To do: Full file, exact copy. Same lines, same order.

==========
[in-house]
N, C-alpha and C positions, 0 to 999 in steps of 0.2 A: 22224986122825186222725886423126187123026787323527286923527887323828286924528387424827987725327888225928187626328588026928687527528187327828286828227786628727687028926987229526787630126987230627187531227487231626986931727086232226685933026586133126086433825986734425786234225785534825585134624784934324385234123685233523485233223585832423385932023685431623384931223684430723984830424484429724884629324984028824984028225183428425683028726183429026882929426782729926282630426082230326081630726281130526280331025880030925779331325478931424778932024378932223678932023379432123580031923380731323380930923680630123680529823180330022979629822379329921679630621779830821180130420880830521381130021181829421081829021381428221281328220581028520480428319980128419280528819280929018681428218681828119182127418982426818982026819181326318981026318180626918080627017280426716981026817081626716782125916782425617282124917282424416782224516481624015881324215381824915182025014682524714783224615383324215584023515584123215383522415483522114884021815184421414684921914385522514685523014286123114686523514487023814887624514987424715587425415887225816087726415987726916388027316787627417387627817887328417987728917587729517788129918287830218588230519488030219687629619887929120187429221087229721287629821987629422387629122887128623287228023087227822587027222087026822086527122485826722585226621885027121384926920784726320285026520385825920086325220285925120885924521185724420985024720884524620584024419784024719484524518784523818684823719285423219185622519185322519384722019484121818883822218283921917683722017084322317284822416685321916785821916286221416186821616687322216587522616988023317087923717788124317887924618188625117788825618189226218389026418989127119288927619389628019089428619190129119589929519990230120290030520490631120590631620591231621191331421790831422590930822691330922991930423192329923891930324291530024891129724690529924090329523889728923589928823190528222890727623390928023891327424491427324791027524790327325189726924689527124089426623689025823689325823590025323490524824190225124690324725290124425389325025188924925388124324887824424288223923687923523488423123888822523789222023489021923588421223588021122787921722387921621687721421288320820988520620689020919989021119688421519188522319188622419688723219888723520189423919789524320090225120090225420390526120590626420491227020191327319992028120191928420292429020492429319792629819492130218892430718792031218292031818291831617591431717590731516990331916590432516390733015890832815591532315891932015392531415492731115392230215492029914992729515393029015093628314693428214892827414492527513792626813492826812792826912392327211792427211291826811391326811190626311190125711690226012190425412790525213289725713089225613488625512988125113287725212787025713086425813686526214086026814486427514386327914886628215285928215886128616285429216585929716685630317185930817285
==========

[in-house]
N, C-alpha and C positions, 0 to 999 in steps of 0.2 A: 22224986122825186222725886423126187123026787323527286923527887323828286924528387424827987725327888225928187626328588026928687527528187327828286828227786628727687028926987229526787630126987230627187531227487231626986931727086232226685933026586133126086433825986734425786234225785534825585134624784934324385234123685233523485233223585832423385932023685431623384931223684430723984830424484429724884629324984028824984028225183428425683028726183429026882929426782729926282630426082230326081630726281130526280331025880030925779331325478931424778932024378932223678932023379432123580031923380731323380930923680630123680529823180330022979629822379329921679630621779830821180130420880830521381130021181829421081829021381428221281328220581028520480428319980128419280528819280929018681428218681828119182127418982426818982026819181326318981026318180626918080627017280426716981026817081626716782125916782425617282124917282424416782224516481624015881324215381824915182025014682524714783224615383324215584023515584123215383522415483522114884021815184421414684921914385522514685523014286123114686523514487023814887624514987424715587425415887225816087726415987726916388027316787627417387627817887328417987728917587729517788129918287830218588230519488030219687629619887929120187429221087229721287629821987629422387629122887128623287228023087227822587027222087026822086527122485826722585226621885027121384926920784726320285026520385825920086325220285925120885924521185724420985024720884524620584024419784024719484524518784523818684823719285423219185622519185322519384722019484121818883822218283921917683722017084322317284822416685321916785821916286221416186821616687322216587522616988023317087923717788124317887924618188625117788825618189226218389026418989127119288927619389628019089428619190129119589929519990230120290030520490631120590631620591231621191331421790831422590930822691330922991930423192329923891930324291530024891129724690529924090329523889728923589928823190528222890727623390928023891327424491427324791027524790327325189726924689527124089426623689025823689325823590025323490524824190225124690324725290124425389325025188924925388124324887824424288223923687923523488423123888822523789222023489021923588421223588021122787921722387921621687721421288320820988520620689020919989021119688421519188522319188622419688723219888723520189423919789524320090225120090225420390526120590626420491227020191327319992028120191928420292429020492429319792629819492130218892430718792031218292031818291831617591431717590731516990331916590432516390733015890832815591532315891932015392531415492731115392230215492029914992729515393029015093628314693428214892827414492527513792626813492826812792826912392327211792427211291826811391326811190626311190125711690226012190425412790525213289725713089225613488625512988125113287725212787025713086425813686526214086026814486427514386327914886628215285928215886128616285429216585929716685630317185930817285